We’ve been toying with models that will predict the stock market: better known as “cold fusion.”
There is an incredible amount of research on the subject and nobody seems to be convinced one way or the other that the market returns are predictable (for example, see Goyal and Welch 2008). Regardless, there are two simple prediction systems which seem to have “legs”: Faber’s moving average trading strategy and trading based on the current div. yield.
Moving Average Systems
Faber’s strategy is straight forward: If the S&P 500 is above your MA rule, hold, else, invest in cash or bonds.
In this quick research piece we invest in the S&P 500 if the price if the 2 month moving average is above the 10-month moving average, and invest in long-govt bonds (10years) otherwise (ma (2,10) in the graphs).
Dividend Yield System
The dividend strategy is less straight forward, unless you are familiar with “predictive regressions.” (see an old post we have on the Shiller P/E, which is the same sort of analysis )
Basically, you run a regression of dividend yield (independent variable) against future returns (dependent variable) and estimate the historical relationship between div yield and future returns. Once you have the relationship established, you plug the current dividend yield into your estimated model and spit out a ‘predicted’ market return. If the prediction is good, invest in S&P 500, if the prediction is bad, invest in long-govt bonds. We use a basic utility model to determine how much to allocate to stocks vs bonds (allocation= 1/5*(predicted return/past 5-year variance of returns)).
If the “utility model” flew past your head, just understand the basic concept–when predicted returns are good, invest in market, when they are bad, invest in bonds, and when they are in the middle, spread your bet between the stock market and bonds.
I analyse the following strats:
- A “perfect” system that invests in the S&P 500 when the return is >0 and invests in long bonds, otherwise.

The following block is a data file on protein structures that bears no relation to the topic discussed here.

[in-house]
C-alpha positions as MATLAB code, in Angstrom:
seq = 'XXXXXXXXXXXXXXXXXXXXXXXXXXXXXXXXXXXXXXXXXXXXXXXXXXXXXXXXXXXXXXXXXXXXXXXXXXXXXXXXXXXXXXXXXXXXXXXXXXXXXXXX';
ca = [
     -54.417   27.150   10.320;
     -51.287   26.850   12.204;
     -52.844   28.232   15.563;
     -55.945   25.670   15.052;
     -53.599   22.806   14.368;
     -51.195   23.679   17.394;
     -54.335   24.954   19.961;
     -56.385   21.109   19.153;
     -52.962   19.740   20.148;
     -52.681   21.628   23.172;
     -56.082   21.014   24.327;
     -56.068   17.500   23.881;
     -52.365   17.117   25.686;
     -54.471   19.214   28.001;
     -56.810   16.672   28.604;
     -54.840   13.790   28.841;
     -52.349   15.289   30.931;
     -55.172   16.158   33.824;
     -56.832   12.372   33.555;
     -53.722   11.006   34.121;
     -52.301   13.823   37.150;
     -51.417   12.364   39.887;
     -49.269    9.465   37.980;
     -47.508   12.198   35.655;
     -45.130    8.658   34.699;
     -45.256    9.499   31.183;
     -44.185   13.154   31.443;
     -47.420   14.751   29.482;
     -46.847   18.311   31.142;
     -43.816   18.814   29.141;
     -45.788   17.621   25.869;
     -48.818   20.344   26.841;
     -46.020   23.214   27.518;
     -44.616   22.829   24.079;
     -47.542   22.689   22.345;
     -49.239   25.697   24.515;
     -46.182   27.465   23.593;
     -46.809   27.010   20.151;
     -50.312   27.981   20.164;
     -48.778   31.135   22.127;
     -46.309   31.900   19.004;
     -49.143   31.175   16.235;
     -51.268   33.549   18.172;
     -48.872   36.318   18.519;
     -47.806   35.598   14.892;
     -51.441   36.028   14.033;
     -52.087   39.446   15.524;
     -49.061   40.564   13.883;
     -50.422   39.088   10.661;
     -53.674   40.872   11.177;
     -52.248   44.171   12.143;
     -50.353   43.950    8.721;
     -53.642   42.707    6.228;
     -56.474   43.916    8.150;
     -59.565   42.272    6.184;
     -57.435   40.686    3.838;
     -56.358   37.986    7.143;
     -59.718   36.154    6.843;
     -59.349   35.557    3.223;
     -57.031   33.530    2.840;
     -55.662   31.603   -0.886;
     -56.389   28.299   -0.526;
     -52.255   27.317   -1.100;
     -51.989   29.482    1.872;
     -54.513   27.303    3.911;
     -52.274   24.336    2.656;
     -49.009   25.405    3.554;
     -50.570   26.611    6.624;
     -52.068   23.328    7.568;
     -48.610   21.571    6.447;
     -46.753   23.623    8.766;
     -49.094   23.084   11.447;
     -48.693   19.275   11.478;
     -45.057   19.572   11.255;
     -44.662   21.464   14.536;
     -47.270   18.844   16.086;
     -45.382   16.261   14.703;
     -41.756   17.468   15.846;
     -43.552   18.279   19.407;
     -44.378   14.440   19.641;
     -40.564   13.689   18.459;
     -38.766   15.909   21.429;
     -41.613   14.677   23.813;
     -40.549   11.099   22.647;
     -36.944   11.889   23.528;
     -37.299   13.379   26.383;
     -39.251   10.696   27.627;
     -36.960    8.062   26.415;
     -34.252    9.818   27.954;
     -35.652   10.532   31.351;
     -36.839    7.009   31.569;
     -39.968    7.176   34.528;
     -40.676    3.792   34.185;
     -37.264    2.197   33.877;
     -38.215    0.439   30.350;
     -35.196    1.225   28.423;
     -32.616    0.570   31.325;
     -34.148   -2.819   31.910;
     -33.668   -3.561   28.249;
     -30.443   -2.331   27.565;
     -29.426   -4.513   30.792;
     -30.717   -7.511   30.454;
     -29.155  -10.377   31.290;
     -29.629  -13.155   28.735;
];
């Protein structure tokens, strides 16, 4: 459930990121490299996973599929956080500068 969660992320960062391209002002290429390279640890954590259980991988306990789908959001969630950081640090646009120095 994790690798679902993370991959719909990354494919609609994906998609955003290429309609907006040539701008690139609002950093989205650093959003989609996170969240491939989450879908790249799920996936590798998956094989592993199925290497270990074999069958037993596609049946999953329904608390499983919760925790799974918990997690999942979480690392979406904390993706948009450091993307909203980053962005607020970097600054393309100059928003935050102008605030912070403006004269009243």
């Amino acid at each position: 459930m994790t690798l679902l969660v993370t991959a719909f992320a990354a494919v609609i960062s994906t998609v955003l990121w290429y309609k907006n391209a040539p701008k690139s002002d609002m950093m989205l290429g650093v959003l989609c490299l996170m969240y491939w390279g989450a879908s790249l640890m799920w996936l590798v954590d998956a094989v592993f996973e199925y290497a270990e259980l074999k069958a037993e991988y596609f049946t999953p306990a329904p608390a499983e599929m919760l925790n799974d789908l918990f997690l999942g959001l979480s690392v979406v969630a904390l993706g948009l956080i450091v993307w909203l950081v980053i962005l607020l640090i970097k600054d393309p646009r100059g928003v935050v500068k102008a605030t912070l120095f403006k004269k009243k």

- A “perfectly bad” system that invests in the S&P 500 when the return is <0 and invests in long bonds, otherwise.
- 250 random simulations that alternate their allocations to stocks and bonds each month in a completely random fashion.
- A MA (2,10) allocation system that invests in the S&P when the 2-month MA is above the 10-month MA, and invests in bonds, otherwise.
- A dividend yield allocation system that invests in the S&P when predicted returns are good, and invests in bonds when predicted returns are bad.
First, let’s look at the outright performance.
- The perfect systems works real well and the perfectly bad system works real poorly–duh.
- The 250 random stock/bond portfolios sit in a decent range, which suggests that your investment advisors’ allocation advice on when to shift to bonds or equity is probably no different than a random number generator.
- Buy-and-hold (red line) does okay.
- The MA (2,10) and the div-yield stock/bond allocator systems outperform buy-and-hold by a decent margin.
Here is another way of looking at performance: compound annual growth rate (CAGR).
- Same story as above: Perfect>MA>div>buy-and-hold>random>perfectly bad
But life is not only about returns, it is also bout risk. In this figure we look at worst drawdown.
- The perfect system suffers a small drawdown because the system sometimes invest in long-bonds, which are not guarenteed to go up in value.
- The random stock/bond portfolios have drawdowns in the 20-30% range, which is about what you’d expect for a portfolio that is on average 50% stock, 50% bond.
- The buy-and-hold drawdown is pretty insane: -50.21%!
- The div drawdown is not far behind at -47.67%
- And the MA rule sits on the top range of the random portfolios at -23.30%
Buy and hold? Really? Simple allocation timing models have beat buy-and-hold and have had less risk. Of course, one response is that the allocation rules were just “lucky”. Well, why do the allocation rules also beat the 250 random stock/bond allocation models? They may be lucky, but in an opaque world where nothing is certain and we can never get enough evidence to really ‘prove’ anything, what is an investor to do?
My advice: think about strategic allocation models and integrate them into your investment process.
And for those of you who think strategic timing is against the value investor creed, simply look at Warren Buffett–he is the ultimate strategic timer. Analyzing his portfolio over time suggests that he tends to horde cash during extreme high valuation markets and invest cash at extremely low valuation markets–that my friends, is strategic timing by the greatest value investor of all time.
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